Many of the Buddha’s sermons emphasized clear vision, as in this quotation from The Gospel of Buddha (1915 edition):
Few writers today consider the disturbances around the imposition of the 1791 excise tax on Whiskey to have been a serious challenge to the authority of the newly constituted government under the US Constitution, but that was not the impression of the first President’s Treasury Secretary, Alexander Hamilton. The resistance to and noncompliance with the excise arose early in the failure of excise officers to collect from far flung distillers in the west located for the most part in the Appalachian backcountry, and here, mostly in Pennsylvania’s western counties where nearly a fourth of the country’s whiskey distilleries were situated.
The quotation that follows comes from a letter written by Anthony Ashley Cooper, the third Earl of Shaftesbury to Lord Sommers, a leading Whig jurist and statesman. The quotation appears at the beginning of the letter to Lord Sommers which is generally a defense of enthusiasm:
The Scottish moral philosopher Adam Smith (1723–1790) was the author of two books, The Theory of Moral Sentiments (1759) and An Inquiry into the Nature and Causes of the Wealth of Nations (1776). Smith’s Theory of Moral Sentiments lays out the way Smith believes we learn (and build) systems of morality. For Smith, people learn to be moral through the development of a moral sense. Beginning in childhood and through repeated experience, we develop rules for how to behave based on our reactions to each other. Over time, these rules form guidelines for proper conduct and morality. Smith says that we want others to react with sympathy to our actions, and that we enjoy sympathizing with the reactions of others. Because our moral system is based on observation of others, says Smith, it encourages a preference for observable traits. Because “it is agreeable to sympathize with joy” (TMS I.iii.1.5), people tend to look favourably on those whose lives seem pleasant. Because they look favourably on such circumstances, they seek them for themselves so that others will look favourably upon them, too. In contrast, it’s unpleasant to sympathize with sorrow, and for strangers, who cannot offer the comfort of friendship, to witness our pain or misfortune. Smith believes that this encourages us to look with undue approbation on those whose success and status are obvious to the world, and to hide in shame when we are in poverty or misfortune. In Part 1, section 3, chapter 3 of Theory of Moral Sentiments, Smith writes:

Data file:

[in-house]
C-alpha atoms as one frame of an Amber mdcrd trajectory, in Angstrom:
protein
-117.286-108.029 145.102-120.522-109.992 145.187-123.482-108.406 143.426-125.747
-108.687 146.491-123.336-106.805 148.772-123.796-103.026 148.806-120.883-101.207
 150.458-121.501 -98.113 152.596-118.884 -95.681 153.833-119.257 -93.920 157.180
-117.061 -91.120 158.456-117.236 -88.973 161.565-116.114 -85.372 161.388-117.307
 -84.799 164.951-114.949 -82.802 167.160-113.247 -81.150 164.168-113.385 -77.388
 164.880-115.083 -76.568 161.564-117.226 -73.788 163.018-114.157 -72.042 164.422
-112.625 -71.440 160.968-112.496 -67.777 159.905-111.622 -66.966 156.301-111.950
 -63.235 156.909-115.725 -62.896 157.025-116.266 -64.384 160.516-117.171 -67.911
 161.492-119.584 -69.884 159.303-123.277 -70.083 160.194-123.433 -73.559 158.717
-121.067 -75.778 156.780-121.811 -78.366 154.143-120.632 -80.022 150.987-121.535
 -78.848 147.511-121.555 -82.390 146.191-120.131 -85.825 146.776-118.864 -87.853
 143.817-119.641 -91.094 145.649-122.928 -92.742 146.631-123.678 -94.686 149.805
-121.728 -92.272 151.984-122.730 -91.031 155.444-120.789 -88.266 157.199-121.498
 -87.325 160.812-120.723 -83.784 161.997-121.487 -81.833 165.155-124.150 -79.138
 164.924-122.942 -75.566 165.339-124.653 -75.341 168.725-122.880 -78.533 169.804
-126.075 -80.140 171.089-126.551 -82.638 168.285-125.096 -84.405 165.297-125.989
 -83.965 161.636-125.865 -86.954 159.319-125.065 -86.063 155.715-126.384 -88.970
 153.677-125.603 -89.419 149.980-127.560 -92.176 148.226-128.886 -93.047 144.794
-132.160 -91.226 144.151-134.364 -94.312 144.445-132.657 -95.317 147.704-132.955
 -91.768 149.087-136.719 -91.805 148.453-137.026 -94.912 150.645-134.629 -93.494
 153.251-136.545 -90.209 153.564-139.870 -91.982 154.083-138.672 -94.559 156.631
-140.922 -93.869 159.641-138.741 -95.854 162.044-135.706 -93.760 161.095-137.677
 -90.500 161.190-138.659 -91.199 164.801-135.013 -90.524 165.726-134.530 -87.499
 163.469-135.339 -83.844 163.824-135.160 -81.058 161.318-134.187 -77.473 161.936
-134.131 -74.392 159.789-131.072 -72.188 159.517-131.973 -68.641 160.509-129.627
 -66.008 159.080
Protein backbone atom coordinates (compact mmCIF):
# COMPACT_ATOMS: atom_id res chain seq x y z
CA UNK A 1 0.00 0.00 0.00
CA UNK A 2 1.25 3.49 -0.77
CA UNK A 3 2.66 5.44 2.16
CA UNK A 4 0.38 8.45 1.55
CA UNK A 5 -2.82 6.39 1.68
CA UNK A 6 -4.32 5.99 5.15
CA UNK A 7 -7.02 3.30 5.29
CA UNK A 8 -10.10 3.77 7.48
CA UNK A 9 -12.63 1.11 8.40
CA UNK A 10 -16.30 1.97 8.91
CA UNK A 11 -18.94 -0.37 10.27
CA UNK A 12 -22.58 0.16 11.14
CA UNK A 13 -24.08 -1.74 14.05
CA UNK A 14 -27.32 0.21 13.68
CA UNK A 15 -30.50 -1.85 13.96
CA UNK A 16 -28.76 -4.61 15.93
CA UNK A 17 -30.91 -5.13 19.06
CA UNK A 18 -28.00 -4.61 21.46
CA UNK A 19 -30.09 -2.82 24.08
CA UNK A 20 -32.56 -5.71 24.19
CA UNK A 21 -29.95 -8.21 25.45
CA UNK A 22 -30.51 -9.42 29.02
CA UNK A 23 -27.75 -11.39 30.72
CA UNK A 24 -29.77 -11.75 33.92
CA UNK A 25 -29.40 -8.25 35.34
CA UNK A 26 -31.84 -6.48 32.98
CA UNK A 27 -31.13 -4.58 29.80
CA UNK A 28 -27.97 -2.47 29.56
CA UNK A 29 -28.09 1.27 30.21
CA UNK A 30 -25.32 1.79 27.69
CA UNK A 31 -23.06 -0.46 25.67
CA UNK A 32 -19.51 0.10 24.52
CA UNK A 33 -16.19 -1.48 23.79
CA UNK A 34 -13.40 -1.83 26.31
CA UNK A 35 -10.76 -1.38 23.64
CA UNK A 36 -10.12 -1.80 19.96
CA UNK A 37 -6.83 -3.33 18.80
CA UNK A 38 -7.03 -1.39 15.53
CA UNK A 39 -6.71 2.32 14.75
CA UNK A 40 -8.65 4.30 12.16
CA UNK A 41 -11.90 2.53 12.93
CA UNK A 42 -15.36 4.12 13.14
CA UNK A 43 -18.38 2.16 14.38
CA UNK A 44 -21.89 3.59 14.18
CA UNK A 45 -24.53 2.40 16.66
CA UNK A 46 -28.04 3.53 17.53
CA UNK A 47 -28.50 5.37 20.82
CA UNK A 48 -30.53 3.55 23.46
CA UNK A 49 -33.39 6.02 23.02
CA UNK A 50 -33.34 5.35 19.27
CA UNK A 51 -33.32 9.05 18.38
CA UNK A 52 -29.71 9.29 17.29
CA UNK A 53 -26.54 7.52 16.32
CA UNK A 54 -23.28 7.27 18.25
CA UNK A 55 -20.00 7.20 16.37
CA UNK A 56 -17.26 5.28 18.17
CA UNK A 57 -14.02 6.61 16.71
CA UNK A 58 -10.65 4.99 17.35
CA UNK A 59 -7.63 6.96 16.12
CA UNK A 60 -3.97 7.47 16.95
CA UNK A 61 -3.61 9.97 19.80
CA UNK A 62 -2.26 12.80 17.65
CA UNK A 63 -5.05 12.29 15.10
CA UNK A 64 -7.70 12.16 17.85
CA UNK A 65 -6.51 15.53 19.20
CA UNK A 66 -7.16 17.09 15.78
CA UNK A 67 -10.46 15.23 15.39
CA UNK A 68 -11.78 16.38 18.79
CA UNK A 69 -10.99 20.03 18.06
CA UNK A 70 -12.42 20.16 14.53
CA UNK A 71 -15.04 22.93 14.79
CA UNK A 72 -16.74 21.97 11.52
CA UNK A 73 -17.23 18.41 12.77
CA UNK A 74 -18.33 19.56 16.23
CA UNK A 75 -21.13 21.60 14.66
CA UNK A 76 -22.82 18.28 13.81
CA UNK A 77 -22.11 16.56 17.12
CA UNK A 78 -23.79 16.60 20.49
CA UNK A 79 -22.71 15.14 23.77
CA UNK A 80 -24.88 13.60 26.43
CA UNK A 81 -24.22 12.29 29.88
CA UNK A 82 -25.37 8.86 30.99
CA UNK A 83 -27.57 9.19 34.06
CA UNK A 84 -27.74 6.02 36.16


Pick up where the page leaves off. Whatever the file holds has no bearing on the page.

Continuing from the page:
In Part 1, Sect. 4, of An Essay on the History of Civil Society (1767), Adam Ferguson reflects on the persistence of factions and divisions within society:
The Scottish moral philosopher Adam Smith (1723–1790) was the author of two books, The Theory of Moral Sentiments (1759) and An Inquiry into the Nature and Causes of the Wealth of Nations (1776). In the opening of his discussion Of the Expence of Justice in Book V of Wealth of Nations, Smith discusses the requirements for the administration of justice in the different levels of societal development, defined by Smith as hunter-gatherer, shepherd/pastoral, agricultural, and commercial societies. Most people are not violent towards one another, says Smith, since there’s little benefit to violence against another person unless you’ve been seized by violent passions. Most people, most of the time, aren’t governed by violent passions. Violence against property is a different matter: when a thief steals, they gain the stolen property as well as injuring the person who loses it. In a hunter-gatherer society or a society of shepherds, there is little property to defend. And so, once property starts to be established, more resources are required to administer justice. He writes, in Book 5, Chapter 2 of Wealth of Nations,
The Scottish moral philosopher Adam Smith (1723–1790) was the author of two books, The Theory of Moral Sentiments (1759) and An Inquiry into the Nature and Causes of the Wealth of Nations (1776). Smith begins The Theory of Moral Sentiments with this famous opening paragraph:
The Scottish moral philosopher Adam Smith (1723–1790) was the author of two books, The Theory of Moral Sentiments (1759) and An Inquiry into the Nature and Causes of the Wealth of Nations (1776). In Part III, chapter 3 of The Theory of Moral Sentiments, Smith discusses how people deal with misfortune and hardship. It is part of human nature, claims Smith, that when someone experiences a permanent misfortune—for example, the loss of a leg—it does not follow that the suffering they experience at the time of that misfortune is also permanent. People tend to adjust to their “new normal”, assuming it can’t be changed.
In 1845, the Great Famine began in Ireland. It lasted until 1852. As a consequence of that natural disaster, it is estimated that about one million Irish died and another million immigrated during those years. The British government, which was the sovereign of Ireland at that time, did too little, too late to prevent that human tragedy. Its inaction was influenced, allegedly, by a Malthusian worldview. The following generations would sap support for laissez-faire policies and the individualist conceptions of human flourishing justifying them. As noted by Milton Friedman quoting AV Dicey**: